The morning session with Muslim women was one of the greatest experiences of my life. We internationals and most of the Peace Volunteers sat together in a room with the 23 conservative Muslim women of the sewing cooperative. We all sat on the floor against the walls, and the women spoke to us for hours about their lives and their duvet project. The Afghan Peace Volunteers raise money through Voices of Creative Nonviolence, and pay the women a liveable wage to make these massive, wonderful, thick quilts. Then the peace volunteers distribute them throughout the country to poor villages and refugee camps, where last year many small children froze to death. (Please go to www.vcnv.org to contribute to this terrific Duvet Project!) Women in Afghanistan rarely leave their homes, so to go to a strange building where foreigners meet to learn a craft is a bold step. They hope to start their own business, to sell these quilts and make a living for themselves. That, too, is a hopeful sign.

Throughout the morning, these women dressed in black told us their stories and shared their suffering. It is risky for Muslim women to be in the same room with men, especially foreigners, so they took a real chance speaking with us. “I lost my husband 20 years ago,” one said, “and I have raised three children with no money. I’m so worried about them. One of them has mental problems. So I cry every day all day. This is my way of coping.” The pain she felt was shared by everyone, and seems to be the common theme of Afghanistan–immense pain and suffering from decades of war, greed, corruption and poverty.

“When I leave home in the morning to come here,” another said, “I have to leave my little children at home alone, while my husband goes out to find work, and there is none. This is very stressful. We have no money.”

“We want a better future for our children, that they can be educated,” another said. “The school system in Afghanistan is very bad, and the few private schools are way too expensive for most people. The best way to help us is to help build a better education system… It’s very difficult for us to go out of our homes. Our families are concerned that we will be killed by suicide bombers. And no one listens to our voices. We can’t imagine a better future for our children. There is little hope for them. Some countries say they send aid, but where is it? We have never seen it. It all goes into the hands of the government leaders who buy homes in Dubai. Who will hear the voice of the people? We have so much pain in our hearts because no one will listen to us.”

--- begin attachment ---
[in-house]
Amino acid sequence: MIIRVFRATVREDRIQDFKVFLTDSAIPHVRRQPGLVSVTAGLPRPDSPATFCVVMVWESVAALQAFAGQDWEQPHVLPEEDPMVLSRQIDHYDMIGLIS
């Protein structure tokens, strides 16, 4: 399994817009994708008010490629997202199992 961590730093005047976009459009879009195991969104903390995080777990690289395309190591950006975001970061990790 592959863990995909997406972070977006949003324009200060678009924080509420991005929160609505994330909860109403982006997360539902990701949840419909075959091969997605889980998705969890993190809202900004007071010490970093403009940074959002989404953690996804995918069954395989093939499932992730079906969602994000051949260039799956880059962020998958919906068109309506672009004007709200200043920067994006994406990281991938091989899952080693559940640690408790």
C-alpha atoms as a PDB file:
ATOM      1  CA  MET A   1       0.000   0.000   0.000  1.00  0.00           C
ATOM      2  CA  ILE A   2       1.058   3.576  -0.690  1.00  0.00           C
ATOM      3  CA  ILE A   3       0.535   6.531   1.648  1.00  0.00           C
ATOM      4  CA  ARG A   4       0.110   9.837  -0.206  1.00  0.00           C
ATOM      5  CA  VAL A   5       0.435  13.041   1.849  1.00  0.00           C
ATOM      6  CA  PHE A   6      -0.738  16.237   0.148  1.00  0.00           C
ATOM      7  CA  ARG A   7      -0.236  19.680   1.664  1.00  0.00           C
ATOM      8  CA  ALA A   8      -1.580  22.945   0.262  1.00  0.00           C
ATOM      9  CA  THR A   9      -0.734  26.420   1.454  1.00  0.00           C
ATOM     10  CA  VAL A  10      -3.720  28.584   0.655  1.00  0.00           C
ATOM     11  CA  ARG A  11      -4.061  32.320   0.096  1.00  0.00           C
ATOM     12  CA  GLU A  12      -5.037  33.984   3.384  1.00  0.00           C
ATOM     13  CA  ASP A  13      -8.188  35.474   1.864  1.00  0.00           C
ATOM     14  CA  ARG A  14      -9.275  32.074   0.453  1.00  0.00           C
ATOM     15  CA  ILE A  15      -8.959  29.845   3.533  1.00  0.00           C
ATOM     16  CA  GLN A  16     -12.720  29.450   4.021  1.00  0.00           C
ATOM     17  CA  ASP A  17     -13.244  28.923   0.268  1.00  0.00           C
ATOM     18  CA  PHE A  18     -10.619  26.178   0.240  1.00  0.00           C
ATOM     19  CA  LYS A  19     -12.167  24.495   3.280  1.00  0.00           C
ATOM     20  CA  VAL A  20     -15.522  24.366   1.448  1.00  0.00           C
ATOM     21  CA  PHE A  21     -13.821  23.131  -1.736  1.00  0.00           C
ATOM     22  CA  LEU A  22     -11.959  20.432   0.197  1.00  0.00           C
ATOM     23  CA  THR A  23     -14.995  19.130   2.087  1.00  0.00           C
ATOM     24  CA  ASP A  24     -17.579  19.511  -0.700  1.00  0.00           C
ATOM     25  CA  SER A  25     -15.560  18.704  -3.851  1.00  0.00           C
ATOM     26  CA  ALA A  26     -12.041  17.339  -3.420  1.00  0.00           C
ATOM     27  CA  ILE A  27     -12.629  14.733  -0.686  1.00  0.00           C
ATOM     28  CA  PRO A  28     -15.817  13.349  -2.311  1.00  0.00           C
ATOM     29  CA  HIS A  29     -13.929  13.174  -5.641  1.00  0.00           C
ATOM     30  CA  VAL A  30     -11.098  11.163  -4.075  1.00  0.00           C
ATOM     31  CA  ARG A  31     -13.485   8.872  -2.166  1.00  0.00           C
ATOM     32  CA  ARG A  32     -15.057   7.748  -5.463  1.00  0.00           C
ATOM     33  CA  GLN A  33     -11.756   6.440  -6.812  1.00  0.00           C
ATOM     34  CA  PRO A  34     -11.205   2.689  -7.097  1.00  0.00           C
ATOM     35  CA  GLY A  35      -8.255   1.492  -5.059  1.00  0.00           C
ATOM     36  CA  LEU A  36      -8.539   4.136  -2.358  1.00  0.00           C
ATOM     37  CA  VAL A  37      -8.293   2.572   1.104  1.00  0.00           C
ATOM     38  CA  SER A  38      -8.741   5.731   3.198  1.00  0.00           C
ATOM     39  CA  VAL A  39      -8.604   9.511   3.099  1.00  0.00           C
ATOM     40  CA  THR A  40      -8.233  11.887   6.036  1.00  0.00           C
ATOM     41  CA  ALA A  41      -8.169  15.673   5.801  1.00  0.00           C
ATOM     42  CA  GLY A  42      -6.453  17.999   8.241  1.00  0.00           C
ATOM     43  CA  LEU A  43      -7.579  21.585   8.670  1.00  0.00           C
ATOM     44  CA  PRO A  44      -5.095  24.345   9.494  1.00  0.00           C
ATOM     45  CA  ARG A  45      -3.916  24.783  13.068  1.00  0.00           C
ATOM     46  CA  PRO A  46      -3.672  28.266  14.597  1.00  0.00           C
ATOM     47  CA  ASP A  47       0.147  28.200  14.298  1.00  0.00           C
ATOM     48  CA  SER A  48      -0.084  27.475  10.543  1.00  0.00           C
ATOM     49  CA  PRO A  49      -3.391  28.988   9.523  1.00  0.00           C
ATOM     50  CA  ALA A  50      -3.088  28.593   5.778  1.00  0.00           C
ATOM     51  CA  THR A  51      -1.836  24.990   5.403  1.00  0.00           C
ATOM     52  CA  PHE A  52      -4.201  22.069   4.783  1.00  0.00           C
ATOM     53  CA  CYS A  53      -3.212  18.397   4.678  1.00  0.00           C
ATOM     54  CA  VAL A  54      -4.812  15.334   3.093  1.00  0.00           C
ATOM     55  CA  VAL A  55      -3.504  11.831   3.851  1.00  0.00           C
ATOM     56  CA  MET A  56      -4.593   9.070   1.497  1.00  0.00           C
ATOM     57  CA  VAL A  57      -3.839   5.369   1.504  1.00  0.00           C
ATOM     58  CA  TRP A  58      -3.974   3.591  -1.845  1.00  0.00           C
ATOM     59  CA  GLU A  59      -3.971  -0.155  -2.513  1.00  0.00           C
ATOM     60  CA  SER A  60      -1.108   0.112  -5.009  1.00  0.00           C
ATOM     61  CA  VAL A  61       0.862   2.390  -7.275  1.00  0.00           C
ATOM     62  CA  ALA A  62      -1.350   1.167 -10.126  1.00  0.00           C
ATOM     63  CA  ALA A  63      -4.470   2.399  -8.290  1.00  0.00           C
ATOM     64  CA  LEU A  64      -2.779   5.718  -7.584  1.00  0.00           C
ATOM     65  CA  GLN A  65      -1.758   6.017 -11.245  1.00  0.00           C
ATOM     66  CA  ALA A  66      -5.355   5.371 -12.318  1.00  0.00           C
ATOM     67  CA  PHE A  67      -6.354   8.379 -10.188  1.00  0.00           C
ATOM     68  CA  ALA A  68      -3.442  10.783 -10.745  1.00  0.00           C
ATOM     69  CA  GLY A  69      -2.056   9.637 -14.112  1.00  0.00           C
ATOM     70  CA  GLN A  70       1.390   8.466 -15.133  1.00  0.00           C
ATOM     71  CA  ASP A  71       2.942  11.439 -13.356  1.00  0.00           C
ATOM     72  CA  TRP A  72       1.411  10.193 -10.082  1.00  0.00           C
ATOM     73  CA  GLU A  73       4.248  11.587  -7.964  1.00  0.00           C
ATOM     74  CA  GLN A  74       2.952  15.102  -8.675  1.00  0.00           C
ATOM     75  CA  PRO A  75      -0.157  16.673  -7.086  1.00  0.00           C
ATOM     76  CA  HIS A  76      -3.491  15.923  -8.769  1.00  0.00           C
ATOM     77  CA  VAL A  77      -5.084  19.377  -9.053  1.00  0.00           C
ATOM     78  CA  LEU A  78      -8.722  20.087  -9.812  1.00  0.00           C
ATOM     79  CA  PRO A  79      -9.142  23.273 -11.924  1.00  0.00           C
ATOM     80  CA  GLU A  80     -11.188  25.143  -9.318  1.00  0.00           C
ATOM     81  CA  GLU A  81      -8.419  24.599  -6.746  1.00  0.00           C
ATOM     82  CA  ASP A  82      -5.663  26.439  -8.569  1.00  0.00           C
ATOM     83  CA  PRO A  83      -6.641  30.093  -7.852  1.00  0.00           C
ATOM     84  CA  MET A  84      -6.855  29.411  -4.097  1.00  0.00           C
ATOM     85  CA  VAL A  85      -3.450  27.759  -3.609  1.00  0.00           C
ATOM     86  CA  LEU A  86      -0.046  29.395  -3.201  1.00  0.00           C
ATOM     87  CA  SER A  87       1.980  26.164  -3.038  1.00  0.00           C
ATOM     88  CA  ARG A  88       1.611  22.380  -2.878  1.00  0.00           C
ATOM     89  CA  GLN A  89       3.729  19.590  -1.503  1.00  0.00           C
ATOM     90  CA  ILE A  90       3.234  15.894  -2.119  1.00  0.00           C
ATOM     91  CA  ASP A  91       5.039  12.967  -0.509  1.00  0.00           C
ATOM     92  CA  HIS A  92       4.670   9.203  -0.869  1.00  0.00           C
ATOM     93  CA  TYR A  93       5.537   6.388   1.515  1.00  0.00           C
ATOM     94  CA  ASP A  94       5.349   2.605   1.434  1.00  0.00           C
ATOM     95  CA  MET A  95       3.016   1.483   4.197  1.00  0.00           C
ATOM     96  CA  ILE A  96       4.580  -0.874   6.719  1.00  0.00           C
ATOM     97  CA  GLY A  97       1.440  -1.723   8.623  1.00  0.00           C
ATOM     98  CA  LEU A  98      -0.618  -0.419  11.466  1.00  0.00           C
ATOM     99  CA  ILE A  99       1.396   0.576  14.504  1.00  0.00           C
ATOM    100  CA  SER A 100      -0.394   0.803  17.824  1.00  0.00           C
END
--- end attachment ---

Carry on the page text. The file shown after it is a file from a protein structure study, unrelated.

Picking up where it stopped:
“War has had a negative effect on all the people,” another said. “We are worried that the massacres and civil war will start again after 2014 [when most of the U.S./NATO forces leave]. We hope that the focus could be on building a good education system here.”

“How much longer will we have war?” another asked. “Afghans know that the U.S. government is here for its own interest, not the interests of the people. Who will listen to the voice of the people?”

We were deeply moved by these Afghan women. It was a privilege to be in their presence, and to hear their heart-breaking cry for peace and call to do what we can to end war and poverty.

“Wisdom lies among the people of Afghanistan, especially the women,” Hakim told us later over lunch. “After centuries of war, the male leaders tend to choose violence, but not the women. They are mainly concerned about food and children. We need to hear their stories and do what we can to help make peace come true.”

That is what the Afghan Peace Volunteers are trying to do, and I’m so grateful to be here with them, to learn from them, the wisdom of peace.

In the midst of the darkness of war and poverty, they show me the Advent light of hope and peace.